The introduction of a statistics endpoint (almost an environment data hash) is an elegant solution to the problem of potential data loss, which also has some nice side effects for tracking metrics that might not have been easily accessible outside of direct database access.

A double victory is a rare occurrence, so I think I’ll try to savour this one for a little while, even if I was the root cause of the problem.


When building a series of services to allow clients to access their own (previously office locked) data over the greater internet, there are a number of considerations to be made.

The old way was simple. There is a database. Stuff is in the database. When you want stuff, access the database. As long as the database in one office was powerful enough for the users in that office, you would be fine.

Moving all of that information into the cloud though…

Now everyone needs to access all their stuff at the same time. Now efficiency and isolation matters.

Well technically it mattered before as well, just not as much to the people who came before me.

I’m going to be talking about two things briefly in this post.

The first is isolating our upload and synchronization process from the actual service that needs to be queried.

The second is isolating binary data from all other requests.

Data Coming Right Up

In order to grant remote access to previously on-premises locked data we need to get that data out somehow. Unfortunately, for this system, the source of truth needs to stay on-premises for a number of different reasons that I won’t go into in too much detail. What we’re focusing on is allowing authenticated read-only access to the data from external systems.

The simplest solution to this is to have a replica of the data available in the cloud, and use that data for all incoming remote requests. Obviously this isn’t perfect (its an eventually consistent model), but because its read-only and we have some allowances for data latency (i.e. its okay if a mobile application doesn’t see exactly what is in the on-premises data the moment that it’s changed).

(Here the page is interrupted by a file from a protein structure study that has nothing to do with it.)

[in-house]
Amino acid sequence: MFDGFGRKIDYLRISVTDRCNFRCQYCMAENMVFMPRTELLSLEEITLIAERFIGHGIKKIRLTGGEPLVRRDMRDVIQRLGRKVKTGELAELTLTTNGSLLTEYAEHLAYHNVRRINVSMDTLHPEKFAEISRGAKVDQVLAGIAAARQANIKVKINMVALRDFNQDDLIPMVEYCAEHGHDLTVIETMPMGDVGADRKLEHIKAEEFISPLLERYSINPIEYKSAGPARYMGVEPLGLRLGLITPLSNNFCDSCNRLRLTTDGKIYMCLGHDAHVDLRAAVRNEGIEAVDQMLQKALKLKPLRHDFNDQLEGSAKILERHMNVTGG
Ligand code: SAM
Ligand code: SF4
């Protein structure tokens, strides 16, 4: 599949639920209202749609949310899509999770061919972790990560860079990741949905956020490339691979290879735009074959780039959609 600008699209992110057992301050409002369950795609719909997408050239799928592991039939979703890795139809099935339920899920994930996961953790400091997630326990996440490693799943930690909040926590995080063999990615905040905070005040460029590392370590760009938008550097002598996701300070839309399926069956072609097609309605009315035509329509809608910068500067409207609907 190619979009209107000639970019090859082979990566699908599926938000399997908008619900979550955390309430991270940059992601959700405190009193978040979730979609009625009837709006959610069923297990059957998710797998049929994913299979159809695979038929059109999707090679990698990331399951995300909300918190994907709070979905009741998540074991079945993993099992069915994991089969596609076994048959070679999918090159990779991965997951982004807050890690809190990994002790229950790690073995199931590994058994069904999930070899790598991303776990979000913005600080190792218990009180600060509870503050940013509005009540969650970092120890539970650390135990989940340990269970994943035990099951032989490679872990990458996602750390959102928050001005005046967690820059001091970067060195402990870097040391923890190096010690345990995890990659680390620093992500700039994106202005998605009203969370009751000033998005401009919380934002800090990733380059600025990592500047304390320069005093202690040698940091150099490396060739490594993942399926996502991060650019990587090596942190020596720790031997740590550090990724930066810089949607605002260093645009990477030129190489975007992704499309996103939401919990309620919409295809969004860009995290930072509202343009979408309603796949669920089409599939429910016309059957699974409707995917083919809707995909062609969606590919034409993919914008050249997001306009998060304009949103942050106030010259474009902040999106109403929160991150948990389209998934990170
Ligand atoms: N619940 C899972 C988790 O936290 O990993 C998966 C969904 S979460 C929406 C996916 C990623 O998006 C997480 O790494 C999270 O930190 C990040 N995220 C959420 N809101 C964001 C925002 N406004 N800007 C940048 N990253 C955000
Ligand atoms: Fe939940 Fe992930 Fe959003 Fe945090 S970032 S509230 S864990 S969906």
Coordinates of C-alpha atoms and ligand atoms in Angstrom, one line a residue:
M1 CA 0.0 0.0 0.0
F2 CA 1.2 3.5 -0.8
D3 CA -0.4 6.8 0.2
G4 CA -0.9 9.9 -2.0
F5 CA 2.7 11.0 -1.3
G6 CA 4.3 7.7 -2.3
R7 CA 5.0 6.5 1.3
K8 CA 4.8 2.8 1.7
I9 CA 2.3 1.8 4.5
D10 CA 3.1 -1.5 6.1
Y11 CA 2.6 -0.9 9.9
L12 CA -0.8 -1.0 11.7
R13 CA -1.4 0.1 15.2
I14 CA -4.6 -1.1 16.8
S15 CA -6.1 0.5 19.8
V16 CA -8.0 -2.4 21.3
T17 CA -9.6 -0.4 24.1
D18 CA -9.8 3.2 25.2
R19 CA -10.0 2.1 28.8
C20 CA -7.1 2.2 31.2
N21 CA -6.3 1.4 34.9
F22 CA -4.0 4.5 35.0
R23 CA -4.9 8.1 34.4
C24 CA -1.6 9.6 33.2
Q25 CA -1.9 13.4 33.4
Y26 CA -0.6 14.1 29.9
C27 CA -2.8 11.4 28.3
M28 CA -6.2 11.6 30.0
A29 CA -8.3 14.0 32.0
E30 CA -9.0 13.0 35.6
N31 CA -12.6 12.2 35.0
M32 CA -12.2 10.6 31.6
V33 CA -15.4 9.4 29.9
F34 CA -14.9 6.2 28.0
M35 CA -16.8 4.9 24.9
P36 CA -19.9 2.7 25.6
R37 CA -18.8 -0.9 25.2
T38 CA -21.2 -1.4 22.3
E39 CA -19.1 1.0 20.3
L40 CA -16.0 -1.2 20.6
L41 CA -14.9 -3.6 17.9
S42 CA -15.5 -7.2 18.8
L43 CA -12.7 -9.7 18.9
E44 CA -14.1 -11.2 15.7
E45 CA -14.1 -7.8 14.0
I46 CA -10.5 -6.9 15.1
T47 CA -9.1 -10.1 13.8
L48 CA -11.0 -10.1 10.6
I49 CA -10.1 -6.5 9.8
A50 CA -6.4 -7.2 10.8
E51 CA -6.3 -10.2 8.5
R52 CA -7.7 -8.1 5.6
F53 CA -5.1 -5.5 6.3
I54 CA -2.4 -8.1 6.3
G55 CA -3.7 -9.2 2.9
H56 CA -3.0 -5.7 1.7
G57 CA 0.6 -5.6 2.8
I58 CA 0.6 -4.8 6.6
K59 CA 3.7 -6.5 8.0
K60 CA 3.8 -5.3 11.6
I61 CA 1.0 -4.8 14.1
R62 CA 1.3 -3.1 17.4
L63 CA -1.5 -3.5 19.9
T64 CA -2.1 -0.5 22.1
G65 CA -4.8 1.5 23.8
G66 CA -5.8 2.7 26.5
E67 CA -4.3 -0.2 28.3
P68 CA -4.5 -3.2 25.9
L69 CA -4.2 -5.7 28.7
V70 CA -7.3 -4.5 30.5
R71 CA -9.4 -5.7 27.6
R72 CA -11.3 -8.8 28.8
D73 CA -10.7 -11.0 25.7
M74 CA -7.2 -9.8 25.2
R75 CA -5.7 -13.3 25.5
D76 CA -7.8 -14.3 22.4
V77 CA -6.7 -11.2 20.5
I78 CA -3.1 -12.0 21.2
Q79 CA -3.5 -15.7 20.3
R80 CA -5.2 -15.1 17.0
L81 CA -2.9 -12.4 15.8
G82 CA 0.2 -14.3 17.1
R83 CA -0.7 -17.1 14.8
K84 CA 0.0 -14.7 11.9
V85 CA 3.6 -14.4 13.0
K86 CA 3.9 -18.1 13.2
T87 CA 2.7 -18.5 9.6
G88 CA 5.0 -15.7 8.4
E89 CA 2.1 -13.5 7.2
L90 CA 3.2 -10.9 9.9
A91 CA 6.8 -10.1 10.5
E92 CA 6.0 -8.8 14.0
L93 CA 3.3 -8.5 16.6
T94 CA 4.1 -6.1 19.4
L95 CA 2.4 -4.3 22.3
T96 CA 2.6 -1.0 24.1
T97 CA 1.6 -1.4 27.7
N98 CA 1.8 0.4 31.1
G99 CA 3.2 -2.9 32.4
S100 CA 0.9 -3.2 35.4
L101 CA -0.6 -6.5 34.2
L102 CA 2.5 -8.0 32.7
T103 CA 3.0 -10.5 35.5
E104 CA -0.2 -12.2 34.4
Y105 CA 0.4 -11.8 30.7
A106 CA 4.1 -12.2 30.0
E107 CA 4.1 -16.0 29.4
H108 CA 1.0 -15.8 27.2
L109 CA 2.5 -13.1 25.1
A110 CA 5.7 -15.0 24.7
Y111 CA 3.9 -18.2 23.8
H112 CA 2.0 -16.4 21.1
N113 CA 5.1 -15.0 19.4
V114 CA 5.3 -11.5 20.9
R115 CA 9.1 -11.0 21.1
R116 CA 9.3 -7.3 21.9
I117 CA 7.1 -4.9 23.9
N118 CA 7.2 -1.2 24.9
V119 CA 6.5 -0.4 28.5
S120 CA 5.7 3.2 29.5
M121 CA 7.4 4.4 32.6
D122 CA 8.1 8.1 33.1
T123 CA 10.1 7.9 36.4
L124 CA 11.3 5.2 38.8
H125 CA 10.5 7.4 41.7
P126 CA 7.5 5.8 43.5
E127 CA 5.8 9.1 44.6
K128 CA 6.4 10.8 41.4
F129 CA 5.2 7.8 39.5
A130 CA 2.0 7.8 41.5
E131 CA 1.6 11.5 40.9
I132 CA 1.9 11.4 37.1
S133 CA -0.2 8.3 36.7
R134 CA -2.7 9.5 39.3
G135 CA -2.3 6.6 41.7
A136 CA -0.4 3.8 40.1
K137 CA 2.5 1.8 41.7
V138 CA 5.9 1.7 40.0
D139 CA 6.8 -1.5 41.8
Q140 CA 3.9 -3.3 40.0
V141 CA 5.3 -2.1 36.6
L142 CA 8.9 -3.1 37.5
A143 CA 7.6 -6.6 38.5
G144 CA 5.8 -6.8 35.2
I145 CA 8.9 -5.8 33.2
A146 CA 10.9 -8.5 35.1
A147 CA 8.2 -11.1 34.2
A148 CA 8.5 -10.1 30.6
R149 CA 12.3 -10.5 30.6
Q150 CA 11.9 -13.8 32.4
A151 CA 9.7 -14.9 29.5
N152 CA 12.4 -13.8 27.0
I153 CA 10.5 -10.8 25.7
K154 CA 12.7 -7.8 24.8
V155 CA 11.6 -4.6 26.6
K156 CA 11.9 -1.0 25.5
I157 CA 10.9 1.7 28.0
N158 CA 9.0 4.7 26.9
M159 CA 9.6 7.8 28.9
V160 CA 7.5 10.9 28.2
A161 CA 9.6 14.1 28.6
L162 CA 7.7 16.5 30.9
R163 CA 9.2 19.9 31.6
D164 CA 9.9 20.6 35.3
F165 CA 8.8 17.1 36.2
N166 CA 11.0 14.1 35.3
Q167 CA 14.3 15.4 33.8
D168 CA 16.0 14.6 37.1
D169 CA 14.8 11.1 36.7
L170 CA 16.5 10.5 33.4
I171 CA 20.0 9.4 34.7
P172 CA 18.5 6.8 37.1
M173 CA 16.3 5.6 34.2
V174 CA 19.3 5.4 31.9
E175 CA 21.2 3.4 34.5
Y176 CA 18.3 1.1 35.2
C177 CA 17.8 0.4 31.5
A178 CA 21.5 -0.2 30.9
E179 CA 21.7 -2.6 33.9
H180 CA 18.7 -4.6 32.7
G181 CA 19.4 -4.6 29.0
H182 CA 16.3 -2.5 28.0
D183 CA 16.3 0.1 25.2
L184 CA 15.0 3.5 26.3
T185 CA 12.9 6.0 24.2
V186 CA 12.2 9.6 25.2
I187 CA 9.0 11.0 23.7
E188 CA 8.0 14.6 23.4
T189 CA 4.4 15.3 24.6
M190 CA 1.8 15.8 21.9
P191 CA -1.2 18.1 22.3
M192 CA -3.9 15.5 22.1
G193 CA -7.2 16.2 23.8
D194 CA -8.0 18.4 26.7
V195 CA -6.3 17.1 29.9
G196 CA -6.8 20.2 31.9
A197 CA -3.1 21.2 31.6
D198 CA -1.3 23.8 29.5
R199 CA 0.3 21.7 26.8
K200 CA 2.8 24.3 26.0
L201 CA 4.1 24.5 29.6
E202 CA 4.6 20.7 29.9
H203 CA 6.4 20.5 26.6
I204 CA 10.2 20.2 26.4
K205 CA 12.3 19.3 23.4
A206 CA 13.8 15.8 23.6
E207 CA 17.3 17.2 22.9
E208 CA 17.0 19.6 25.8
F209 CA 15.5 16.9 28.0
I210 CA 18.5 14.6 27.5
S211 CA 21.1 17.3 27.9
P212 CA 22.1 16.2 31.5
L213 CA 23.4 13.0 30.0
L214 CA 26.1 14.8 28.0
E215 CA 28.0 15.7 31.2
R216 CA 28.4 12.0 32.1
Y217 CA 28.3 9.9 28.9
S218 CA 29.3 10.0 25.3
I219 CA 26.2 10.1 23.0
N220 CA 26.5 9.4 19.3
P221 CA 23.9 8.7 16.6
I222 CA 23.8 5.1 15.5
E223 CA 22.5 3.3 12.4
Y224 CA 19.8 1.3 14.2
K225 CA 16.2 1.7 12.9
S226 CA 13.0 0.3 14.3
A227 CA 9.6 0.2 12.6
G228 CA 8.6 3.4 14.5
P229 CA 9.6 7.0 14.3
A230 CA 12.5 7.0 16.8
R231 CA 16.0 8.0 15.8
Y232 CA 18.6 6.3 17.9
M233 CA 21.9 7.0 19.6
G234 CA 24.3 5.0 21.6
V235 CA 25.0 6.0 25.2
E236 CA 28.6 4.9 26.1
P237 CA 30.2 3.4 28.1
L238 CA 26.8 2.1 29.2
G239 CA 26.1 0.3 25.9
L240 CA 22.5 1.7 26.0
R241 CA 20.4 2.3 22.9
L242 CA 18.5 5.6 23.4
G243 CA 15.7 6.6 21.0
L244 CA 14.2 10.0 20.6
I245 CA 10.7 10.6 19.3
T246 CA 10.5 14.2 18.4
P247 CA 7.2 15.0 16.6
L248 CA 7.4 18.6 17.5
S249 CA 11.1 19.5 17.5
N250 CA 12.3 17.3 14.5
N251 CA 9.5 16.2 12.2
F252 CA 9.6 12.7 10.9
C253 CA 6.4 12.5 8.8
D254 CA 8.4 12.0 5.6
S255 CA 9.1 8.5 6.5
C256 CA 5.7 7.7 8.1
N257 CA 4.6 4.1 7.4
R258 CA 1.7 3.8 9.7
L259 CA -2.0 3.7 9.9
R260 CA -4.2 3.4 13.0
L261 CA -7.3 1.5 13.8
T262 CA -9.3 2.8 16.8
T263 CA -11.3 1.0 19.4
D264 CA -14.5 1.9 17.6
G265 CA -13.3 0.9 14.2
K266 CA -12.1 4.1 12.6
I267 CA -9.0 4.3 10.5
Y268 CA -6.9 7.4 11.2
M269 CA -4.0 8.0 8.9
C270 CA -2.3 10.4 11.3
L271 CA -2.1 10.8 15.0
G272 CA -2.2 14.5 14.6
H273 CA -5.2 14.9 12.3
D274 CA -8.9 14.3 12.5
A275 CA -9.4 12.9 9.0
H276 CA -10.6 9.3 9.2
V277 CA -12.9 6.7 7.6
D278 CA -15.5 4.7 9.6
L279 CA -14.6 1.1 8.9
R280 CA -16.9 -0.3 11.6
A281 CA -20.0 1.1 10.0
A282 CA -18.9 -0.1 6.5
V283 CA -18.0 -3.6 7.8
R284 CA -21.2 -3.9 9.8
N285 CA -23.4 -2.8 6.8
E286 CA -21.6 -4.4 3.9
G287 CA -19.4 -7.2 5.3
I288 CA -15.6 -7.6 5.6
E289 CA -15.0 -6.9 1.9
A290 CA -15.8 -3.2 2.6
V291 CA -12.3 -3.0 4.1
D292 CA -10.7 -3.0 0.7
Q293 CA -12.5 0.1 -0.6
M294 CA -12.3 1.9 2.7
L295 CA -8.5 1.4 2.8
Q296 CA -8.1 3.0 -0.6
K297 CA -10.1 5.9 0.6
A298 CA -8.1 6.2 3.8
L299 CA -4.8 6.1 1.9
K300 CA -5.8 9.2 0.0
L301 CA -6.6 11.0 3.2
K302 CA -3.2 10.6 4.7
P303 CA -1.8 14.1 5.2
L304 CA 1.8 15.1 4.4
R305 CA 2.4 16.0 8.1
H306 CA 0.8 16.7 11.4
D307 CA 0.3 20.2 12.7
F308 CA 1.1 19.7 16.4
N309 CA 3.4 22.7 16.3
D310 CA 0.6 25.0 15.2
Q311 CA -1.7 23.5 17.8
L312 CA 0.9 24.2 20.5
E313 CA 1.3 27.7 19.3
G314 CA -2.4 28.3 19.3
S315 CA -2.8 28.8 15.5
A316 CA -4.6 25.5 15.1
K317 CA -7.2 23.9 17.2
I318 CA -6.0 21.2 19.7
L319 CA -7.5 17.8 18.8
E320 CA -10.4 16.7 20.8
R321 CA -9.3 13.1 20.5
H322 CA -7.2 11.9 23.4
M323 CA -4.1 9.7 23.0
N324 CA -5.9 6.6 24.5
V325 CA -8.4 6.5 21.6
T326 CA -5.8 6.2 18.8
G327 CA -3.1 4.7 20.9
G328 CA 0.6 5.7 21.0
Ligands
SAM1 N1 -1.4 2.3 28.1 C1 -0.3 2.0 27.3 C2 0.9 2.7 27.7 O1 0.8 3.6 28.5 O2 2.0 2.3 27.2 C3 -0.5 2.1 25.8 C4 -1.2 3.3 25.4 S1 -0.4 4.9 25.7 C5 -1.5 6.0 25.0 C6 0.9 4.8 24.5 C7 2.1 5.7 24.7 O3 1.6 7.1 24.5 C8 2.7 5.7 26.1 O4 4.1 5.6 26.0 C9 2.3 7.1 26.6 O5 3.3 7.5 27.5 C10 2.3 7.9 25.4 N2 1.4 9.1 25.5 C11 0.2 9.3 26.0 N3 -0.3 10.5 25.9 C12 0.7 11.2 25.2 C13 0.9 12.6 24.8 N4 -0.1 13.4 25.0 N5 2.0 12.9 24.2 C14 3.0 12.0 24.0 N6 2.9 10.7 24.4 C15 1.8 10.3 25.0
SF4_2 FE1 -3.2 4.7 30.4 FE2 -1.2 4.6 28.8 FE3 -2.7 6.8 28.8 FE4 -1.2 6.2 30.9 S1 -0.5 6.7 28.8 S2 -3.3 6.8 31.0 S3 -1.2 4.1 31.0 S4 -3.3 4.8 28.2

Of course, all of this data constantly being uploaded can cause a considerable amount of strain on the system as a whole, so we need to make sure that if there is a surge in the quantity of synchronization requests that the service responding to queries (get me the last 100 X entities) is not negatively impacted.

Easiest solution? Simply separate the two services, and share the data via a common store of some sort (our initial implementation will have a database).

With this model we gain some protection from load on on side impacting the other.

Its not perfect mind you, but the early separation gives us a lot of power moving forward if we need to change. For example, we could queue all synchronization requests to the sync service fairly easily, or split the shared database into a master and a number of read replicas. We don’t know if we’ll have a problem or what the solution to that problem will be, the important part is that we’ve isolated the potential danger, allowing for future change without as much effort.